(Editor’s note: DeeDee Wood is the owner of Black Cat Curiosities, an online antiques research and sales venue.)
As we consider our wardrobe for the spring and summer and begin bringing out clothes from the closet, you might want to consider your shirts and the history of something called a shirtwaist, a garment that enhanced and modified women’s clothing lines in the 1890s and beyond, spanning the late Victorian and Edwardian periods of fashion.
The term shirtwaist or “waist” refers to a garment worn in the upper portion of the body.
Often called a bodice to the 19th century woman (a bodice was the upper portion of a dress), a shirtwaist ended at the waist.
It had sleeves, and was fashioned akin to a man’s shirt, but with added flare and feminine touches, such as design work and sleeves, embellishments, and sometimes lace and fancy buttons.
They were generally made from cotton or linen, and were a garment that changed with the changing needs of women during this time period, from the turn of the century forward.
During the time period when this fashion idea was conceived and executed, shirtwaists were worn by women entering the workforce.
A female worker’s fashion was modeled after a man’s attire, with the look of a turned down collar, sleeves and cuffs.
The shirt, which originally ended at the waist, allowed for less restriction in female clothing, and helped the movement needed to execute jobs, whether they be in an office or a factory, among other employment opportunities.
These working shirtwaists were simplistic, dignified, and designed for mobility.
Suffragettes, a term used for women who fought for the right to vote, adopted the look of the shirtwaist as well, due to more movement afforded to them while wearing this garment, unlike the bodices and structured, restricting garments of the past, such as boning and inner linings of traditional women’s upper body garments.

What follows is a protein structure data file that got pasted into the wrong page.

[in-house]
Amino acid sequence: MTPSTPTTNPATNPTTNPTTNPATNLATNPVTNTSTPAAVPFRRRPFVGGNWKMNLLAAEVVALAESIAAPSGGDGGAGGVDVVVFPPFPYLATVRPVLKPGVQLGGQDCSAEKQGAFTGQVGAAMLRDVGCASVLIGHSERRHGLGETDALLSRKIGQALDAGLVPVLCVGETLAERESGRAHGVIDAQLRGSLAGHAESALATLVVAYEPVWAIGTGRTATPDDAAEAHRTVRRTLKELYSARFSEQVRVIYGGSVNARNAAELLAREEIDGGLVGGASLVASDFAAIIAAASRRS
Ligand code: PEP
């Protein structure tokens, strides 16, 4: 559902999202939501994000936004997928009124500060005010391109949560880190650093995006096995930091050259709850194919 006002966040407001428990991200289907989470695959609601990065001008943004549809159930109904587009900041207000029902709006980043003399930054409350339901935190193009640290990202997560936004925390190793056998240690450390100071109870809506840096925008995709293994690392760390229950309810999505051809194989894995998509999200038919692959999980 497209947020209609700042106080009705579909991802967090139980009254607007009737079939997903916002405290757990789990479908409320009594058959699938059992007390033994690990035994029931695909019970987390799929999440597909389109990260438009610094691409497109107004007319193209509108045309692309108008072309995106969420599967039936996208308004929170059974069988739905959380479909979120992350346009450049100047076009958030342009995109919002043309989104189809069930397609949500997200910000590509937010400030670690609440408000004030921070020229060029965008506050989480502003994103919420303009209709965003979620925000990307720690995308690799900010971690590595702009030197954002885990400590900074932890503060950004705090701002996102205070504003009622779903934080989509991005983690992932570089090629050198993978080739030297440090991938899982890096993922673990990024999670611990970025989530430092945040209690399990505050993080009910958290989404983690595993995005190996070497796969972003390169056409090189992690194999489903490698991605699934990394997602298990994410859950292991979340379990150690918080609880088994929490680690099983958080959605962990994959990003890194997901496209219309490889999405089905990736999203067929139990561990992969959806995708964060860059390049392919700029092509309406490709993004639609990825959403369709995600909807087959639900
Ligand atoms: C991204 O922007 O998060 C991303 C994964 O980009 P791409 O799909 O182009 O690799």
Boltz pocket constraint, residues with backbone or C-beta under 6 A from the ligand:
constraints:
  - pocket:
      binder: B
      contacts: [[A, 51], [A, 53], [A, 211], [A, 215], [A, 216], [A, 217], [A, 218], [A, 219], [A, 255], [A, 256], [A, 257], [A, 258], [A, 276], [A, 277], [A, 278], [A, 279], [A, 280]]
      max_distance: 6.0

The “waist” represented a symbol of female progression, as they began to earn their own wages, fight for voting rights, and were presented opportunities to escape from household duties and chores that had become the standard.
The shirtwaist was manufactured in conjunction with fashion movements, such as the Aesthetic Dress movement, began in England in the 1850s. The idea was to move away from restrictive clothing like corsets and binders, whale bone ribbing and heavy layers, and move toward a garment like a shirtwaist.
They could be washed by hand, quickly, in a basin or early versions of modern sinks, and be hung out to dry, often affording convenience to a woman on the move.
The shirtwaist also cut a handsome figure in silhouette, mainly being accompanied by a long, floor length skirt, with the fashionable shirtwaist coming to just the top of the skirt, at the waist.
Many women still wore corsets under their shirtwaists during this fashion time period, due to the fact they enjoyed the “cut” it gave their figure. Magazine ads of this time period showed active women wearing a dizzying amount of variety in the garment, for all occasions.
In the early 1900s, at the turn of the century, the shirtwaist industry was a very competitive one.
Large cities, with the might and production brought on by the Industrial Revolution, teamed with manufacturing of all sorts of textiles, including the shirtwaist.
Philadelphia and New York City made the majority of shirtwaist garments in the United States at the time. Manhattan had more than 400 factories producing garments, employing more than 30,000 workers, many of them immigrants to this country.
The Triangle Shirtwaist Factory, located in Greenwich Village, had a tragic fire in 1911 that took 146 lives, making it one of the biggest factory disasters in U.S. history.
It also brought to light poor working conditions and lack of checks and balances in early manufacturing plants and production factories for garments and textiles.
The shirtwaist garment will forever be linked to this tragic event in manufacturing history.
As fashion usually dictates the progression and movement of a society, the female shirtwaist represents the movement of fashion in the direction of women in the workplace, the need for comfort over stylized ideas of garments and the mobility and realistic expectations of how a garment will interact with the wearer.
The term “shirtwaist” conjures up ideas of early factories and the dangers workers faced, the high production of the Industrial Revolution, and the convenience of a garment that helped women change in many ways in the early part of the 20th century and beyond.